July 10, 2012

Foley's Frankenstein

A makeup mishap on the dungeon set — a fallen Frankenstein face — and director James Whale, carefully coiffed and posing with a cigar, calls for Jack Pierce who flies into the scene at full clip, lugging his makeup kit and a hammer. Pierce’s likeness, in profile, is dead on.

This Jack Foley cartoon is undated and there is no record of it being published, but it is believed to be contemporary to the picture, circa 1931 or 1932. Note, at the center of the image, the distinctive Western Electric microphone used on Frankenstein (previous discussed here).

A photograph of the cartoon turned up in Jack Pierce’s scrapbook, sold in 2009 by the Heritage Auctions house. Seen here is a another copy — perhaps the original art? —signed in the lower left corner to Boris Karloff — the dedication too faint to read — by Jack Pierce. The two men were lifelong friends and mutual admirers.

In the late Thirties and into the Forties, Jack Foley (1891-1967) wrote and illustrated humorous articles for Universal-International’s in-house Studio News magazine, but cartooning was just a sideline for him. Moving from his native New York to California in 1914, Foley had broken into films as a jack of all trades, serving as stuntman, location scout, script writer and director — he also moonlighted as playwright and newspaper writer — but he would find his true calling when sound came to motion pictures.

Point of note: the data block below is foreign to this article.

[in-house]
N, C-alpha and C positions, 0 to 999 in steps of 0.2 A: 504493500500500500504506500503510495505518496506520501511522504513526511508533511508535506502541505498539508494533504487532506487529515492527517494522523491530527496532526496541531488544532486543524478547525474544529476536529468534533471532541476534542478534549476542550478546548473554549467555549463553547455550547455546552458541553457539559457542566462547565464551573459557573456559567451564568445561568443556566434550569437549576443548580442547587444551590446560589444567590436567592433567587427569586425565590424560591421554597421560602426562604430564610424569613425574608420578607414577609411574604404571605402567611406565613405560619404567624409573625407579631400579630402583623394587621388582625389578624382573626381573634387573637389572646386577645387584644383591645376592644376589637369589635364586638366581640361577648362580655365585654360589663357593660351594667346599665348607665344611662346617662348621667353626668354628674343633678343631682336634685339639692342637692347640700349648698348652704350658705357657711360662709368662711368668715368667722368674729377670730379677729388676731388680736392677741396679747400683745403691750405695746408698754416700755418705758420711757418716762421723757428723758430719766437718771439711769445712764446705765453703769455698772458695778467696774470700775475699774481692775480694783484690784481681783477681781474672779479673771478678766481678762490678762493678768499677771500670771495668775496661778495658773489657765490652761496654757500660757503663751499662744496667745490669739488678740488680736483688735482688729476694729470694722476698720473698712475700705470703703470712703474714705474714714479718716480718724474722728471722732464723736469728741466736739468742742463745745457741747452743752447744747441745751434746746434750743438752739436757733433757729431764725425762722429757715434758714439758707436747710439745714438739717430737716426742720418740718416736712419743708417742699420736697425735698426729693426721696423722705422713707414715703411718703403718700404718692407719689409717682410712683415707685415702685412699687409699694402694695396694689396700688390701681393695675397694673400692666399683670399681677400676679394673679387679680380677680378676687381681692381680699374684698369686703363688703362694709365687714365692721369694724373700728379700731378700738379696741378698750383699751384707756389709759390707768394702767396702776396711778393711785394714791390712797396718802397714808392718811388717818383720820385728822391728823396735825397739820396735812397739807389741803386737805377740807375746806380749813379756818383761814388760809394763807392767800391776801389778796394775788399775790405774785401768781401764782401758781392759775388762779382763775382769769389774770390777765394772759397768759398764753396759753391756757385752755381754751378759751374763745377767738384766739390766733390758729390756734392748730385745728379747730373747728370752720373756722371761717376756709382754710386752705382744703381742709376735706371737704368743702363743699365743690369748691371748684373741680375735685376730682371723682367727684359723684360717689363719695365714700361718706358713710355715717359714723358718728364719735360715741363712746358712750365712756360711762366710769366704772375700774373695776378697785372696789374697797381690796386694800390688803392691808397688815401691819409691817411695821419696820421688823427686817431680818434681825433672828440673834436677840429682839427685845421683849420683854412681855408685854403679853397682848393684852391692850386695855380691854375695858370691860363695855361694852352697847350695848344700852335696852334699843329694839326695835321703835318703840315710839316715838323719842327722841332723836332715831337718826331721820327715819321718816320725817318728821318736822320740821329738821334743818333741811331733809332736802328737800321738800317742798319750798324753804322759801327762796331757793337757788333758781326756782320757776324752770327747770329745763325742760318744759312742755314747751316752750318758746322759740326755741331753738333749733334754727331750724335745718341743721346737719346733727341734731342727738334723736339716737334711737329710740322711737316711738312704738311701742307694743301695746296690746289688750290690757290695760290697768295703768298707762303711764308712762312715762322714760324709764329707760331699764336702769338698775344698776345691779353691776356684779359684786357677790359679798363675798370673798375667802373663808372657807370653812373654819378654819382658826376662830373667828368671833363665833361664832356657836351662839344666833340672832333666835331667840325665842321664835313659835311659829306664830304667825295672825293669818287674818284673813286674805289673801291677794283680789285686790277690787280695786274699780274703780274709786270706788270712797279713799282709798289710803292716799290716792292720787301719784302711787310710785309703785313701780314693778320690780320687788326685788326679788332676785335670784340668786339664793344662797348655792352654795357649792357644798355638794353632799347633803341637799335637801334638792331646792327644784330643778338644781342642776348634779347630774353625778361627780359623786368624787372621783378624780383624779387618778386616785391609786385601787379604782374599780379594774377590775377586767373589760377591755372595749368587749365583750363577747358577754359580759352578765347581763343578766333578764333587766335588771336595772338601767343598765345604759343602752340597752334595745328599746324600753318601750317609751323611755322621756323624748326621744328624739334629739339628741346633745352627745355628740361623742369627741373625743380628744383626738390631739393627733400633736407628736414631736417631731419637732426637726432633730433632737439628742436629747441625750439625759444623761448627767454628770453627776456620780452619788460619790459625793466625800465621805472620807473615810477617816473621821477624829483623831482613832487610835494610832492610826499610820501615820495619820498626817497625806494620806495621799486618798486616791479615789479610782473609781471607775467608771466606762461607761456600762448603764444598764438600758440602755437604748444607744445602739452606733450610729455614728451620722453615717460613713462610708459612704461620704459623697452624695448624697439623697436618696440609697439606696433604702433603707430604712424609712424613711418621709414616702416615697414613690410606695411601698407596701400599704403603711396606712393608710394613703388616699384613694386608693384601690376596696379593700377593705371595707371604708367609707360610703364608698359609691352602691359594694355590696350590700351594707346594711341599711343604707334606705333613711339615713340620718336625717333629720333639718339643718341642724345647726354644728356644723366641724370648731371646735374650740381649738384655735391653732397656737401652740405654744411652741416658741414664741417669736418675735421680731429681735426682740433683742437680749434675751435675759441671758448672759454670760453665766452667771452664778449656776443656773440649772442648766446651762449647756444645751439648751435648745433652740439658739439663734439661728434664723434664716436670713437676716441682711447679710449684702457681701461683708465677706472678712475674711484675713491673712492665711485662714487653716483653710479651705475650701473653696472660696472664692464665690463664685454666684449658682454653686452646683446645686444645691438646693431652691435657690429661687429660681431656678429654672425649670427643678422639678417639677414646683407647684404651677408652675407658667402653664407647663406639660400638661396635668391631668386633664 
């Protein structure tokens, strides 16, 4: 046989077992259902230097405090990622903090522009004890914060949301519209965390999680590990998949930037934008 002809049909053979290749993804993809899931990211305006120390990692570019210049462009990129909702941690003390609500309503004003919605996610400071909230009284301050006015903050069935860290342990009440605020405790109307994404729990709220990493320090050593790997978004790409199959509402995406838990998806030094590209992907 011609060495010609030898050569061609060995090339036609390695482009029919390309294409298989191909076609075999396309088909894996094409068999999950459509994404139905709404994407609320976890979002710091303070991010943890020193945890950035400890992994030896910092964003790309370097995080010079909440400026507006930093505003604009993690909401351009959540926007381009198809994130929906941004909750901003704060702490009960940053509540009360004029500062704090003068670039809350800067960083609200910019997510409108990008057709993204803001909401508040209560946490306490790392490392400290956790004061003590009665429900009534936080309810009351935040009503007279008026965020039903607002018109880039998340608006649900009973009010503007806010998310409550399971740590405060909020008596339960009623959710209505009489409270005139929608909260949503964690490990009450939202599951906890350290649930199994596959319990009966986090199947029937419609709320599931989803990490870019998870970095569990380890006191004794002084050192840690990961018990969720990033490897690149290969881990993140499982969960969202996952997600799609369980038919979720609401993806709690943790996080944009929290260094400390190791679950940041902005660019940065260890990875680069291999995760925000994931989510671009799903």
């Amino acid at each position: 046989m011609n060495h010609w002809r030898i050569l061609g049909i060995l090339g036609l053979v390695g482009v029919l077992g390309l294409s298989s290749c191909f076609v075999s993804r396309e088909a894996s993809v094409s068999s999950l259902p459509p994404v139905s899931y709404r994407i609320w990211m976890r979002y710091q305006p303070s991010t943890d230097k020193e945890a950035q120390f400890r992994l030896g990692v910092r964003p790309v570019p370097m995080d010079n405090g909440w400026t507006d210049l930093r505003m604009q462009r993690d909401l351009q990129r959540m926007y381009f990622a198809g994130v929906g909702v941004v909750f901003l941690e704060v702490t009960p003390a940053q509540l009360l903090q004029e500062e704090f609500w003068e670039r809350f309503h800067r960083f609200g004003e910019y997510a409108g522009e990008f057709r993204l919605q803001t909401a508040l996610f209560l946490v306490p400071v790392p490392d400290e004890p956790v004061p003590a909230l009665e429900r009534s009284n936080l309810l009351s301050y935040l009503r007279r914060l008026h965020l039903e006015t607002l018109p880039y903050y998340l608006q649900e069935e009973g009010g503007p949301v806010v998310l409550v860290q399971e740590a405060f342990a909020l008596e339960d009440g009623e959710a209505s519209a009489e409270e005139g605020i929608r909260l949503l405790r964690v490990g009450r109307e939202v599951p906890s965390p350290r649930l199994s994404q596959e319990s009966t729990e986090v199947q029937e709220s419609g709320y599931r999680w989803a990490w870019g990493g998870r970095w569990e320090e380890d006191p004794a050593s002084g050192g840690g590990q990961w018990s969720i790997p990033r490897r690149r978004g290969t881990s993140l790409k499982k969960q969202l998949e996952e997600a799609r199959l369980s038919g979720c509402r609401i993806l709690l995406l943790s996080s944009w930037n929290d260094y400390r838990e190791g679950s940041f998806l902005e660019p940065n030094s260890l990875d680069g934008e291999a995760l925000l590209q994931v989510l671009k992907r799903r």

Early microphones were attuned to actor’s voices and it was Foley who developed a method of adding the necessary ambient sounds to filmed scenes. 

Working on a soundstage, surrounded with props, Foley added the tinkling of china, creaking furniture, slamming doors and all sorts of noise and sound effects to movies. Practicing and perfecting his art over the next 30 years, Foley claimed he walked 5000 miles without going anywhere, simulating footsteps. On his last film, Spartacus (1960), Foley provided the sound of slaves marching in leg chains by jiggling a bunch of keys. His contribution to motion pictures was so important that sound effect stages today are called Foley Stages, and its attendant technicians are Foley Artists and Foley Editors.

The Story of Jack Foley, on Filmsound.org.
The Jack Foley Stage at Universal.

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